MSK Nassau

Architect: EwingCole

Owner: Memorial Sloan Kettering Cancer Center

Location: Uniondale, New York

Category: Built - more than $25 million (construction cost)

Memorial Sloan Kettering Cancer Center has, for more than 100 years, demonstrated its commitment to patient care and research while contributing many important therapies to the field. This project is part of the center’s growing network of new construction and renovations aimed at better accommodating its patients and research programs, catering to those living just outside New York City. It offers comprehensive oncology services, including surgical and radiation consultations, as well as a number of specialized services, such as pain management, survivorship services, and nutrition counseling.

Drawing on hospitality concepts, the design creates a unique ambulatory cancer treatment facility in Long Island’s Nassau County that allows the center to deliver efficient and state-of-the-art treatment while remaining warm and inviting. Most interactions between patients and staff are held in intimate spaces found throughout, reinforcing the center’s personal approach to care. In an effort to provide patients choice and a level of distraction, each room in the facility is reminiscent of residential settings. The library features live-edge wood that forms oversized periodical displays and access to adult coloring books, while the veranda ushers daylight in through its large exterior windows and its luminous mesh ceiling. The game room’s bold colors invite patients and families to unwind with a board game or round of foosball.

Patients arrive through a hotel-like drop-off area and garden. The garden surrounds the building and toggles between formality and simplicity, eventually giving way to screening/healing spaces. A series of alternating solids and voids, the facility’s façade, volumes, and terraces echo residential typologies. Inside, their articulation further defines the interior public and waiting areas.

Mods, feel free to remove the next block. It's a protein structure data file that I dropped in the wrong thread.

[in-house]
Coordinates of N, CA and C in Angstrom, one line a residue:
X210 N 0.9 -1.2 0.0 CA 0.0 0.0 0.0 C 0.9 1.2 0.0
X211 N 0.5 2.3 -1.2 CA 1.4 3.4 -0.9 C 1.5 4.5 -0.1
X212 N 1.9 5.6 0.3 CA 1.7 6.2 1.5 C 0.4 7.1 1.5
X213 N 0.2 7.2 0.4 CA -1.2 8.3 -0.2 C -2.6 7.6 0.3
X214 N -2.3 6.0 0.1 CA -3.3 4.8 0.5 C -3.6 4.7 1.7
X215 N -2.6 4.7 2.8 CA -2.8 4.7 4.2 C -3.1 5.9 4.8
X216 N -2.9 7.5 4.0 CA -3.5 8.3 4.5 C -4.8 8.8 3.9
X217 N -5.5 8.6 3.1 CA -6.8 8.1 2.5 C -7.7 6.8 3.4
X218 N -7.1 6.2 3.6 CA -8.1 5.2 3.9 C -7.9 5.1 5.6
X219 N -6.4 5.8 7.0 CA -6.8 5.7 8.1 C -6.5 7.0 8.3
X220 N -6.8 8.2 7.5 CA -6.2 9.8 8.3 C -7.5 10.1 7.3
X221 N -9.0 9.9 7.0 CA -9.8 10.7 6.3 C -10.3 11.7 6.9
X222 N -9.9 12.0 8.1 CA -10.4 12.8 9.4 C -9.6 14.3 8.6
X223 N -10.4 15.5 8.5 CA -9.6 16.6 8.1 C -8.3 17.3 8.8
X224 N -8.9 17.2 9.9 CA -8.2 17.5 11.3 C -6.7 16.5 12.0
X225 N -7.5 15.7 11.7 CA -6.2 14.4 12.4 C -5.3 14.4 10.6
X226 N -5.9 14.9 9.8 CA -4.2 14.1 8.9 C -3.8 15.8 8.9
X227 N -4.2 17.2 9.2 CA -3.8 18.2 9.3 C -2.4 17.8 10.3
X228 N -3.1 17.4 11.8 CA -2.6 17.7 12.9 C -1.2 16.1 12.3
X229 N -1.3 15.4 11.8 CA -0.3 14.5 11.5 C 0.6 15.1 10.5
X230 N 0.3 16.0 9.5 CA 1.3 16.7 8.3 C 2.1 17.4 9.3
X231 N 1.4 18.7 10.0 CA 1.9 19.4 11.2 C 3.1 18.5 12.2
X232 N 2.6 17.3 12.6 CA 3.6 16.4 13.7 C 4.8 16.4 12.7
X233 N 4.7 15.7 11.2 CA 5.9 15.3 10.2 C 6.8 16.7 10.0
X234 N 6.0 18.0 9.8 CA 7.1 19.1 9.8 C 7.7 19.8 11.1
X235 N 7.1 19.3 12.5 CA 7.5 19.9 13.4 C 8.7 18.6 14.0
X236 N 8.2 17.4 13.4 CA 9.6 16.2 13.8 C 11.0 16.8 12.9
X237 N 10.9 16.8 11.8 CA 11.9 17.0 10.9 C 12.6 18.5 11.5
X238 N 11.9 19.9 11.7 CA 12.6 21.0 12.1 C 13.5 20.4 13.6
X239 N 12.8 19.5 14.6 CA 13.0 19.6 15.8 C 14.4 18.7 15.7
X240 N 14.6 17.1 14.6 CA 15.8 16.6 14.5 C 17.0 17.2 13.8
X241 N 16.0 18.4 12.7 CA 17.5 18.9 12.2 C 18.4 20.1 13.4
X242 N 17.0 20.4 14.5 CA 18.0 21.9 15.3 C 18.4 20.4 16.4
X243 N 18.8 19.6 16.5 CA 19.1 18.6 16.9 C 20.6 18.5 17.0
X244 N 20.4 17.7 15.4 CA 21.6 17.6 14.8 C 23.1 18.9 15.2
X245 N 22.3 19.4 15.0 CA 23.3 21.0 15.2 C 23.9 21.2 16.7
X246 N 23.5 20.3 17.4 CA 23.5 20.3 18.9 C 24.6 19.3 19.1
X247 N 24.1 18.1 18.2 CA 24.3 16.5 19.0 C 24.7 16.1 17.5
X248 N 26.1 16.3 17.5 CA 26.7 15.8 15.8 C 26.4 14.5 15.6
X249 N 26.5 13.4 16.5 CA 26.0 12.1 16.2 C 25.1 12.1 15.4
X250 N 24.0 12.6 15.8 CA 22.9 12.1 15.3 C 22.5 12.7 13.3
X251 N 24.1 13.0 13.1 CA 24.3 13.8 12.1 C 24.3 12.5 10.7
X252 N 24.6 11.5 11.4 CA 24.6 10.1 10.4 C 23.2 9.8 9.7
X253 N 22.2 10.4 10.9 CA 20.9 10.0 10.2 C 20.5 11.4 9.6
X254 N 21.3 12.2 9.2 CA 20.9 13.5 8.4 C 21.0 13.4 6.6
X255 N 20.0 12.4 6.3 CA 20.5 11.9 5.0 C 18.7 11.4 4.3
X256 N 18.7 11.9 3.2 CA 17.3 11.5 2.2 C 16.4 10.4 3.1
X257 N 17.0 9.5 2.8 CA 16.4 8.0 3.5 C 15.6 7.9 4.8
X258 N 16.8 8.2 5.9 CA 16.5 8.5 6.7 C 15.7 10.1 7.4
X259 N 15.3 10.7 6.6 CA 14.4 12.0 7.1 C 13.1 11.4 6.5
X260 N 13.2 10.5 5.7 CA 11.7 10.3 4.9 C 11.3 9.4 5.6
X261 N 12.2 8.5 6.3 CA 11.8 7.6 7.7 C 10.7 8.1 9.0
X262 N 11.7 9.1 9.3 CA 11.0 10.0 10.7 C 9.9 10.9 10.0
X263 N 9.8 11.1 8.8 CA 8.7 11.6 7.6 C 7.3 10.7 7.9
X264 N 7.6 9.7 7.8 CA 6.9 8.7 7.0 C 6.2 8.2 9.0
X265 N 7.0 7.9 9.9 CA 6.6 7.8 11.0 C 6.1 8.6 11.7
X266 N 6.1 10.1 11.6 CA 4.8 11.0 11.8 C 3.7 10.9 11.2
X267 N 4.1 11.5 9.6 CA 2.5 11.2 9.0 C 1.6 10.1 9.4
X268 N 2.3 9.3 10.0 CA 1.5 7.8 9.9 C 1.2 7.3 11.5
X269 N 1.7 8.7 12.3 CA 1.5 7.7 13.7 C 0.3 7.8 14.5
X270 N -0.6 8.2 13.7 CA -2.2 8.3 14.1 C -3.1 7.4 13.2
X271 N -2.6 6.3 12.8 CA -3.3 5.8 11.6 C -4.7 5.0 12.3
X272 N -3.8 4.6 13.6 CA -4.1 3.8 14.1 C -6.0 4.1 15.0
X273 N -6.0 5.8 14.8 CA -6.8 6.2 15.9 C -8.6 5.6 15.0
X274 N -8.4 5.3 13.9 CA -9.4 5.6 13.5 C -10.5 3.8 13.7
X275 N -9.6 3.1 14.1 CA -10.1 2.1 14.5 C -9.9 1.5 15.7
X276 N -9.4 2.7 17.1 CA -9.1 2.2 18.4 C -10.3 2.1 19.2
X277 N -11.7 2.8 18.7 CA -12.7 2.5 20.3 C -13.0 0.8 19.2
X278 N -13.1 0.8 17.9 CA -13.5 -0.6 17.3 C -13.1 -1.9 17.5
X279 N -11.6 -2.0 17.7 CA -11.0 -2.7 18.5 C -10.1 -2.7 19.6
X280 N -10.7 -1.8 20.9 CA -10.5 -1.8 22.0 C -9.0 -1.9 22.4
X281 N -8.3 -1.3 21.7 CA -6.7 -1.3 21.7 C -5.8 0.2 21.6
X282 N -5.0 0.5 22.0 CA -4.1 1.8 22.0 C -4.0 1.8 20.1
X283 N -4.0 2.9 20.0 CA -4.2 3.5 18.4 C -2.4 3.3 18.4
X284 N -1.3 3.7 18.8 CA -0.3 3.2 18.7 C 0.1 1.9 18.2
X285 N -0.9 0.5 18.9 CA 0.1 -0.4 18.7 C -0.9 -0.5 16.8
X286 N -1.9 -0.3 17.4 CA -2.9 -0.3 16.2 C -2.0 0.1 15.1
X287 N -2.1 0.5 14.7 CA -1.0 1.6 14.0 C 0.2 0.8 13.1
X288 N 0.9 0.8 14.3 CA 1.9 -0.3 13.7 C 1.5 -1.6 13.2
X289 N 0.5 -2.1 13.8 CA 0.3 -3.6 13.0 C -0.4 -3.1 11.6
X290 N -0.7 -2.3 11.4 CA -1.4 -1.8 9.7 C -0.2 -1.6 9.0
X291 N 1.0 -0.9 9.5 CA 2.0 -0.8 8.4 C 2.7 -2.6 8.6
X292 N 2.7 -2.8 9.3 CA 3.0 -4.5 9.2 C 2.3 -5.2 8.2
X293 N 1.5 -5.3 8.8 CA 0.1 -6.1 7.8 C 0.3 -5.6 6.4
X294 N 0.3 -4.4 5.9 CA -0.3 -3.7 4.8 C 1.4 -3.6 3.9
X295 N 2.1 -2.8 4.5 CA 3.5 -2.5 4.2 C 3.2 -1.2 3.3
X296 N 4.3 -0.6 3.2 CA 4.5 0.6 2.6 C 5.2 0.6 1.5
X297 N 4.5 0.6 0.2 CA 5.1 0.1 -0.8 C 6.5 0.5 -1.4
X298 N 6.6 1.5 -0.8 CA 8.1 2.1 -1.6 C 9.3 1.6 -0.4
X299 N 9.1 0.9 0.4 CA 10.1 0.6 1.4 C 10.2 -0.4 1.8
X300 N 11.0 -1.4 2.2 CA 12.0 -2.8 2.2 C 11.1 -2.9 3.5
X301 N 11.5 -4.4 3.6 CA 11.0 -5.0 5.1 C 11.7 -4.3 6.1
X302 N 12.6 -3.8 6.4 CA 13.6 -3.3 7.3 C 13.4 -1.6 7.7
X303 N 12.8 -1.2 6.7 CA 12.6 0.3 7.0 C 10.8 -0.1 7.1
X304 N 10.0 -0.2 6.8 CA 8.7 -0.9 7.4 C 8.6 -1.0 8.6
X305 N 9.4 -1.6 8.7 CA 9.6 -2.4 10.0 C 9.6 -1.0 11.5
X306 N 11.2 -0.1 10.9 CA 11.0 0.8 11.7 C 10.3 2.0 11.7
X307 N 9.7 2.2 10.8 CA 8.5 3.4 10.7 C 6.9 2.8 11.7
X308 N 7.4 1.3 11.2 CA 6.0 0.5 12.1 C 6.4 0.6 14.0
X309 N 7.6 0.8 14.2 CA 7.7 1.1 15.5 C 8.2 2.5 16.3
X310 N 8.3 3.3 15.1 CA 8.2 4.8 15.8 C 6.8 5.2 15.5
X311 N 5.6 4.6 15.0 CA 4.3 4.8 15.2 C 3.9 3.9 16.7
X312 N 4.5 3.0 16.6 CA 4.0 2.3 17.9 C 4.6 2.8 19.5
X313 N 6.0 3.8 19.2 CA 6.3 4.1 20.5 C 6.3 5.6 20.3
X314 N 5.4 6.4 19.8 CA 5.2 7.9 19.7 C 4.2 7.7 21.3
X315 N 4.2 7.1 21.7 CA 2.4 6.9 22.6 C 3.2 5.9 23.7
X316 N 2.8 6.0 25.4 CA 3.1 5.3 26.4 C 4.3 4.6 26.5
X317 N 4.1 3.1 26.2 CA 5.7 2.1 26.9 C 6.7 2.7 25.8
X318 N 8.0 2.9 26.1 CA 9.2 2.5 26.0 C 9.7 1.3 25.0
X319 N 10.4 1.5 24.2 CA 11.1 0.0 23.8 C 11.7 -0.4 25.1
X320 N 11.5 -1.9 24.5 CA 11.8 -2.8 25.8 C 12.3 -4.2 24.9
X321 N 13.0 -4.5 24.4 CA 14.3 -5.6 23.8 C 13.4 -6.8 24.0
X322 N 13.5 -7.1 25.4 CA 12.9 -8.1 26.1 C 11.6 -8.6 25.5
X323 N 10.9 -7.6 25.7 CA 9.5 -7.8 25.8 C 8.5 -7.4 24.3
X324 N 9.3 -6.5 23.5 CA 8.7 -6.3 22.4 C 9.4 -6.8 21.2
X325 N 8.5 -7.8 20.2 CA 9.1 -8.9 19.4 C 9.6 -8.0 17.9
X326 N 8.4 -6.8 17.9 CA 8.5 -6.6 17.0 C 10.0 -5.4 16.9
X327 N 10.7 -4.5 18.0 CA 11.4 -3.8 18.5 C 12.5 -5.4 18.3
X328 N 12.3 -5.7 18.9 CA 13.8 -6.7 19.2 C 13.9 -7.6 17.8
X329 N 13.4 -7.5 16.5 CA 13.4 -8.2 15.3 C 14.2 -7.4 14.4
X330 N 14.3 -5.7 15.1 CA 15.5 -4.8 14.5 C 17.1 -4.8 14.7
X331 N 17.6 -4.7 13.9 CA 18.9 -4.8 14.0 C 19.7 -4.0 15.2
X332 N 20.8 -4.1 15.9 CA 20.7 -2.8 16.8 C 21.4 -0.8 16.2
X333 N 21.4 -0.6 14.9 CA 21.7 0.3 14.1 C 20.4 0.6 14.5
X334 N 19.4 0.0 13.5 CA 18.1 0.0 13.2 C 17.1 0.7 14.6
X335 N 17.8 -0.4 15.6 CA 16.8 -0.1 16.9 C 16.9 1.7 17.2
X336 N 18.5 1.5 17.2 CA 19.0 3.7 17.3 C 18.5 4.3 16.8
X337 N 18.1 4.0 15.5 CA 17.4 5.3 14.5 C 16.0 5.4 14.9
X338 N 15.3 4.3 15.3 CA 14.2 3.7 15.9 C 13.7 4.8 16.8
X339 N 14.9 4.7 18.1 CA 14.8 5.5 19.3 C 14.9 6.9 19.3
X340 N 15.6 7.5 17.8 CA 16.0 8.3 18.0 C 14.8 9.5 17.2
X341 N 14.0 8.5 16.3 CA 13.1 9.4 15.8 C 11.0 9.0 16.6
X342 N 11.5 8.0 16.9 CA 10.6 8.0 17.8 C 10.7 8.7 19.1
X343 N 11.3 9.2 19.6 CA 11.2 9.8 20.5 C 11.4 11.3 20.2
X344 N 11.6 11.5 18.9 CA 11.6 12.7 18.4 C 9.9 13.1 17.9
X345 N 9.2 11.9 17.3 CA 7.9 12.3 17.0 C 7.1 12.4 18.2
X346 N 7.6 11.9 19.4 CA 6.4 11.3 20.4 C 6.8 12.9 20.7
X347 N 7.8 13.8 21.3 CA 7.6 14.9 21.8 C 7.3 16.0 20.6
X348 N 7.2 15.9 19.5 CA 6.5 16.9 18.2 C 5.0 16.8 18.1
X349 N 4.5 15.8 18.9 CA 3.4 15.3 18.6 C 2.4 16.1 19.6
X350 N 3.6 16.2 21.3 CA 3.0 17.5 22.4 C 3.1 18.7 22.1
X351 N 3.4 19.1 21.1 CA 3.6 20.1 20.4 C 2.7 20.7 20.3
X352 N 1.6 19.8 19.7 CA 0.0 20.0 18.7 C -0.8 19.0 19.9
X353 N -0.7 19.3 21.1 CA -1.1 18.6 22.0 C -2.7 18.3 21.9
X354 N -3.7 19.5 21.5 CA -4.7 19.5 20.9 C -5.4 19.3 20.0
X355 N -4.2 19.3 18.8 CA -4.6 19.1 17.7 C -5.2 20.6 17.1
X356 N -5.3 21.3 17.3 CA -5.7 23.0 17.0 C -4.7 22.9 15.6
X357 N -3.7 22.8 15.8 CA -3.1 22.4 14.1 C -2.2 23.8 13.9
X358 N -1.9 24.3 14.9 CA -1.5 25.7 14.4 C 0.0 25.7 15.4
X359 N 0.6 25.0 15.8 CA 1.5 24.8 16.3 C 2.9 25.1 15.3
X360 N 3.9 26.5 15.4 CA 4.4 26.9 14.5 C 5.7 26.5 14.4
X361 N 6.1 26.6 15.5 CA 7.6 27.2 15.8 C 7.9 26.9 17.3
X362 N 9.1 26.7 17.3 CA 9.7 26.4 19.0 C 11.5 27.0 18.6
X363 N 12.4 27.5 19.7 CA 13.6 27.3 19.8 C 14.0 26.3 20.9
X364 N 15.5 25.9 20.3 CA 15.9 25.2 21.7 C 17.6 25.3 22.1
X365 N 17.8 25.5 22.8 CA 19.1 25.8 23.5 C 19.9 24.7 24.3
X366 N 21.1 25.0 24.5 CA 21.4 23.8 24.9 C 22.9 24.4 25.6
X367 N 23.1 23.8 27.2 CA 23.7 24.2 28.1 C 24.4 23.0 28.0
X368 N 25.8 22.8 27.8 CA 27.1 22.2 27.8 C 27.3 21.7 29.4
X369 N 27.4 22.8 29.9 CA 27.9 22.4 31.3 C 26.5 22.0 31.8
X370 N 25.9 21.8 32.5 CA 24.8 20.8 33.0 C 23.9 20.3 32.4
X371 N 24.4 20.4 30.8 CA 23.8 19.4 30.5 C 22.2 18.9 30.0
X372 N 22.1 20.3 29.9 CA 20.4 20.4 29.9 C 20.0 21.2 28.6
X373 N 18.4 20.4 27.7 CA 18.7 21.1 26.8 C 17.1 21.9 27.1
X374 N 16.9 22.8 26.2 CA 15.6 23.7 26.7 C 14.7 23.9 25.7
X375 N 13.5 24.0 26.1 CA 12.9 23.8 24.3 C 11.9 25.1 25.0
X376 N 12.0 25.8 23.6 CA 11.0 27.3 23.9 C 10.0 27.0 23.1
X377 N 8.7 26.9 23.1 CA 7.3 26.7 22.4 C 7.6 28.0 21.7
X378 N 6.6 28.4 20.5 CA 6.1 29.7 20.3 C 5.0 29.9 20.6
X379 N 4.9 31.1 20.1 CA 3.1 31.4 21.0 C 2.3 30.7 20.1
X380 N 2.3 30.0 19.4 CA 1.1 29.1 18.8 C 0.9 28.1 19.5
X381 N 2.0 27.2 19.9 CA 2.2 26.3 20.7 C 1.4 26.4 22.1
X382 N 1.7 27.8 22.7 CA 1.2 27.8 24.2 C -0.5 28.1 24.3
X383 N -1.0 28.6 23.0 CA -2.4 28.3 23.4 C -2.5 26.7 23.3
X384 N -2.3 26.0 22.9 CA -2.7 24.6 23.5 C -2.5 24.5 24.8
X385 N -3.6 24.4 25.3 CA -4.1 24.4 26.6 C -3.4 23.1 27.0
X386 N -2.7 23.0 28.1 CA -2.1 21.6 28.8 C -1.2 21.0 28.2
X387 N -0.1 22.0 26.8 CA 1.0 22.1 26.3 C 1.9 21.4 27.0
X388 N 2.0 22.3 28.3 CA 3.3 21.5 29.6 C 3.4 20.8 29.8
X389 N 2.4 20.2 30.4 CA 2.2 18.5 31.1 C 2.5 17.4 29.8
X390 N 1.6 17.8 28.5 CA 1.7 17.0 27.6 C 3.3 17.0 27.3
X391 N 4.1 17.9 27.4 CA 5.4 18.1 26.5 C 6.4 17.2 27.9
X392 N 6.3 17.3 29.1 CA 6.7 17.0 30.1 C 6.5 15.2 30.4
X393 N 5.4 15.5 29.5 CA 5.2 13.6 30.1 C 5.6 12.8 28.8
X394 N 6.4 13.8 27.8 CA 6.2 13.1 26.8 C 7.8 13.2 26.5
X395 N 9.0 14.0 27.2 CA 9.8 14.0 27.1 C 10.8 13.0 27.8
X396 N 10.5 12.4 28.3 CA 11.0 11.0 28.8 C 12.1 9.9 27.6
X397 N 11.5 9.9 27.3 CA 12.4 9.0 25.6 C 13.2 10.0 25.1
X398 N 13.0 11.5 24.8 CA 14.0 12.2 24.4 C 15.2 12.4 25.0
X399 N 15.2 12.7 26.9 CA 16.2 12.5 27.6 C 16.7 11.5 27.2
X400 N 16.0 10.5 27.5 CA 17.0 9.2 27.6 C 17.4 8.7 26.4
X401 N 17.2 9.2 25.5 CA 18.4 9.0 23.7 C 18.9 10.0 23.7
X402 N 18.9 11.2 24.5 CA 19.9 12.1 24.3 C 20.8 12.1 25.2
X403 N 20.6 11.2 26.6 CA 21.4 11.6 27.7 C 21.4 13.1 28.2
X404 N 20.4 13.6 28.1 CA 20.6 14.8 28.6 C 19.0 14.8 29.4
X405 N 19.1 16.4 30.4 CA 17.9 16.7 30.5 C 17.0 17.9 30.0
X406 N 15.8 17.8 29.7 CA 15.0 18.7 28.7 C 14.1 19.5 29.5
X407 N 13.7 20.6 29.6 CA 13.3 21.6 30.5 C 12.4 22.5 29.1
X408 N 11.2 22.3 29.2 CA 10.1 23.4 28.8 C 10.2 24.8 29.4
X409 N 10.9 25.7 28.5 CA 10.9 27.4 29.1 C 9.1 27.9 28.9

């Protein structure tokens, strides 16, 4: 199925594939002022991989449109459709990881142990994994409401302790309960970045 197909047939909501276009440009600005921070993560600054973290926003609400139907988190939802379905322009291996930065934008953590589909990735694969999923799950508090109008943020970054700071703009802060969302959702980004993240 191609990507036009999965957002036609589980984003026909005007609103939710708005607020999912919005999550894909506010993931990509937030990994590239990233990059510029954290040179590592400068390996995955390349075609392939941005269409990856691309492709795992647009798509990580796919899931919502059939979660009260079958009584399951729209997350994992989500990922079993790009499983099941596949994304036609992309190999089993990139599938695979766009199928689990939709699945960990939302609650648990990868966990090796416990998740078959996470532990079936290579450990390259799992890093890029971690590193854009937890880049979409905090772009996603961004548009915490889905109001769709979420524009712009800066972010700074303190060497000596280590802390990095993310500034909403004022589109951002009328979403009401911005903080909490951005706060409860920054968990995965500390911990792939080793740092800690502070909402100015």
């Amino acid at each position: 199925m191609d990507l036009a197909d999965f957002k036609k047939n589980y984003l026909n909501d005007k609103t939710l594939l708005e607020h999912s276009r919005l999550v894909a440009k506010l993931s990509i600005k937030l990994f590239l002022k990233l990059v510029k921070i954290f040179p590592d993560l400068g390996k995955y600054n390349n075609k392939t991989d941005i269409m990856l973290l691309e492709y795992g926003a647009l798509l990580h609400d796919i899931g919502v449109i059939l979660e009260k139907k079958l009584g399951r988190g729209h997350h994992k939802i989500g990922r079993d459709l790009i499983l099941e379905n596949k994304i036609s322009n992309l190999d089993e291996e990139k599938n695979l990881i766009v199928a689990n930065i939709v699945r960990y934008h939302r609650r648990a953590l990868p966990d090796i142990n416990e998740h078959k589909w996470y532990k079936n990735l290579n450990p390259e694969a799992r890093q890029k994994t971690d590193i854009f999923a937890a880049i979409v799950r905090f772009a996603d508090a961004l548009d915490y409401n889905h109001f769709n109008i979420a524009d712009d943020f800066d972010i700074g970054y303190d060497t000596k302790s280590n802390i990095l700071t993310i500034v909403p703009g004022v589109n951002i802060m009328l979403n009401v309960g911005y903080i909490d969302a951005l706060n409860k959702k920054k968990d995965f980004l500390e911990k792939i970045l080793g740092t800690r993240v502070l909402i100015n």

As a response to the surrounding expanses of parking and suburban retail, the team turned the medical treatment zones inward to create an internal “backyard.” Natural light floods the zones through skylights above, and textured wood panels elevate the atmosphere by referencing backyard walls. Staff work at stations that evoke garden rocks and allow for close observation of patients. Special attention was paid to the infusion rooms, which feature patient chairs that are oriented toward the light from the windows. Lounge spaces outside the private infusion rooms offer patients opportunities for rest or socialization.

“The jury loved the sense of hospitality in the interiors; these spaces offer a calming environment for patients fighting cancer...The rooms are like beads on a string of different experiences. The scaling and material detailing are very residential and are well integrated with the exterior.”

Additional information

Project team

Architecture and Interior Design, Lighting Engineers, Schematic Planning: EwingCole  

Engineer - Civil : RMS Engineering  

Engineer - MEP: Lizardos Engineering Associates, P.C.  

Engineer - Structural: Silman Engineers  

Contractor: Hunter Roberts Construction Company  

Landscape Architect: Cairone and Kaupp

Jury

Ralph Johnson, FAIA (Chair), Perkins+Will

Curtis Fentress, FAIA, Fentress Architects

Tushar Gupta, FAIA, EYP Architects & Engineers

Carl Hampson, AIA, SRG Partnership

Claudine LeVan, AIA, Nemours/Alfred I. duPont Hospital for Children

Sean A. Menogan, The UCHealth System

William Roger, FAIA, HOK

Image credits

Building entrance

Halkin/Mason Photography, LLC

Exterior main entrance

Halkin/Mason Photography, LLC

interior seating area

Halkin/Mason Photography, LLC

socializing space outside private room

Halkin/Mason Photography, LLC

Public waiting space

Halkin/Mason Photography, LLC